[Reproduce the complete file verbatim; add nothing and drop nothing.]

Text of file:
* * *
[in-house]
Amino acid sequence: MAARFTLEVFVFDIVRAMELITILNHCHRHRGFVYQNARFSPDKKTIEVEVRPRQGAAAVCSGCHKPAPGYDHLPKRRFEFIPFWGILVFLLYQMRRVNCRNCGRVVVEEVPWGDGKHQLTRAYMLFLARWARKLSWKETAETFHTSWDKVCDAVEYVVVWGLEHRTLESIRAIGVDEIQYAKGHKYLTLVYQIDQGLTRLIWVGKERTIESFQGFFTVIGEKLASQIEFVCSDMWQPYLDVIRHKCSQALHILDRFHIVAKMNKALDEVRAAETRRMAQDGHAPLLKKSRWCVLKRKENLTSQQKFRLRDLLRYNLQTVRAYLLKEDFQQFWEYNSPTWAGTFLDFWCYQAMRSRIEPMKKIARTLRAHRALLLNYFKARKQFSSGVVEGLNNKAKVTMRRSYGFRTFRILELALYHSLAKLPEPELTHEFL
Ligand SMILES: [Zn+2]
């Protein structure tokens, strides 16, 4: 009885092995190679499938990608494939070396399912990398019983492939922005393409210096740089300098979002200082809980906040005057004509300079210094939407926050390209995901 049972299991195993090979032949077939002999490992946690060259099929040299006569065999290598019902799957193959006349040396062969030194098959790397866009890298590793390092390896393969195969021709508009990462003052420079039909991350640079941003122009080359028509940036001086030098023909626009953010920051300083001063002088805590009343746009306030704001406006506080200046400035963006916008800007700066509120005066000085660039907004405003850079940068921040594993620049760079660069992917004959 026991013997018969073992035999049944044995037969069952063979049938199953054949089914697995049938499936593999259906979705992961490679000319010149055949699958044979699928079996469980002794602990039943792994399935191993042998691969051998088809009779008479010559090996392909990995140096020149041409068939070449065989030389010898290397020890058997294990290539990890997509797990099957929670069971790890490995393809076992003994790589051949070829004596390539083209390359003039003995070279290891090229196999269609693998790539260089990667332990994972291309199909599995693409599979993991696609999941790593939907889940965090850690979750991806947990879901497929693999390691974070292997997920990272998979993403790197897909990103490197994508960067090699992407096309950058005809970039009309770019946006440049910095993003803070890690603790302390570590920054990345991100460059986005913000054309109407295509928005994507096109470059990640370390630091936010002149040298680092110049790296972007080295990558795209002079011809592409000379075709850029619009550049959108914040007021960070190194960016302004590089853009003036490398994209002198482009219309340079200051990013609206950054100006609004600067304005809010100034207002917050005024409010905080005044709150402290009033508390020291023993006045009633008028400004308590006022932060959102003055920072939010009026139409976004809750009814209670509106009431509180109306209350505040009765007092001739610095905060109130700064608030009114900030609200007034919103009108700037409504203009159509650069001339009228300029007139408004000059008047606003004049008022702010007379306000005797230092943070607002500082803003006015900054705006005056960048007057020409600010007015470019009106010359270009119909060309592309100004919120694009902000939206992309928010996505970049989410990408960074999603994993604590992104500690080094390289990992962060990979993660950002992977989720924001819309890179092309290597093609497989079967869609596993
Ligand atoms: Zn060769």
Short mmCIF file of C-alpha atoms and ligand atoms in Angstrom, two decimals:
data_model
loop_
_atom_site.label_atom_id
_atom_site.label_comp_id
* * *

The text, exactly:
[in-house]
Amino acid sequence: MAARFTLEVFVFDIVRAMELITILNHCHRHRGFVYQNARFSPDKKTIEVEVRPRQGAAAVCSGCHKPAPGYDHLPKRRFEFIPFWGILVFLLYQMRRVNCRNCGRVVVEEVPWGDGKHQLTRAYMLFLARWARKLSWKETAETFHTSWDKVCDAVEYVVVWGLEHRTLESIRAIGVDEIQYAKGHKYLTLVYQIDQGLTRLIWVGKERTIESFQGFFTVIGEKLASQIEFVCSDMWQPYLDVIRHKCSQALHILDRFHIVAKMNKALDEVRAAETRRMAQDGHAPLLKKSRWCVLKRKENLTSQQKFRLRDLLRYNLQTVRAYLLKEDFQQFWEYNSPTWAGTFLDFWCYQAMRSRIEPMKKIARTLRAHRALLLNYFKARKQFSSGVVEGLNNKAKVTMRRSYGFRTFRILELALYHSLAKLPEPELTHEFL
Ligand SMILES: [Zn+2]
């Protein structure tokens, strides 16, 4: 009885092995190679499938990608494939070396399912990398019983492939922005393409210096740089300098979002200082809980906040005057004509300079210094939407926050390209995901 049972299991195993090979032949077939002999490992946690060259099929040299006569065999290598019902799957193959006349040396062969030194098959790397866009890298590793390092390896393969195969021709508009990462003052420079039909991350640079941003122009080359028509940036001086030098023909626009953010920051300083001063002088805590009343746009306030704001406006506080200046400035963006916008800007700066509120005066000085660039907004405003850079940068921040594993620049760079660069992917004959 026991013997018969073992035999049944044995037969069952063979049938199953054949089914697995049938499936593999259906979705992961490679000319010149055949699958044979699928079996469980002794602990039943792994399935191993042998691969051998088809009779008479010559090996392909990995140096020149041409068939070449065989030389010898290397020890058997294990290539990890997509797990099957929670069971790890490995393809076992003994790589051949070829004596390539083209390359003039003995070279290891090229196999269609693998790539260089990667332990994972291309199909599995693409599979993991696609999941790593939907889940965090850690979750991806947990879901497929693999390691974070292997997920990272998979993403790197897909990103490197994508960067090699992407096309950058005809970039009309770019946006440049910095993003803070890690603790302390570590920054990345991100460059986005913000054309109407295509928005994507096109470059990640370390630091936010002149040298680092110049790296972007080295990558795209002079011809592409000379075709850029619009550049959108914040007021960070190194960016302004590089853009003036490398994209002198482009219309340079200051990013609206950054100006609004600067304005809010100034207002917050005024409010905080005044709150402290009033508390020291023993006045009633008028400004308590006022932060959102003055920072939010009026139409976004809750009814209670509106009431509180109306209350505040009765007092001739610095905060109130700064608030009114900030609200007034919103009108700037409504203009159509650069001339009228300029007139408004000059008047606003004049008022702010007379306000005797230092943070607002500082803003006015900054705006005056960048007057020409600010007015470019009106010359270009119909060309592309100004919120694009902000939206992309928010996505970049989410990408960074999603994993604590992104500690080094390289990992962060990979993660950002992977989720924001819309890179092309290597093609497989079967869609596993
Ligand atoms: Zn060769």
Short mmCIF file of C-alpha atoms and ligand atoms in Angstrom, two decimals:
data_model
loop_
_atom_site.label_atom_id
_atom_site.label_comp_id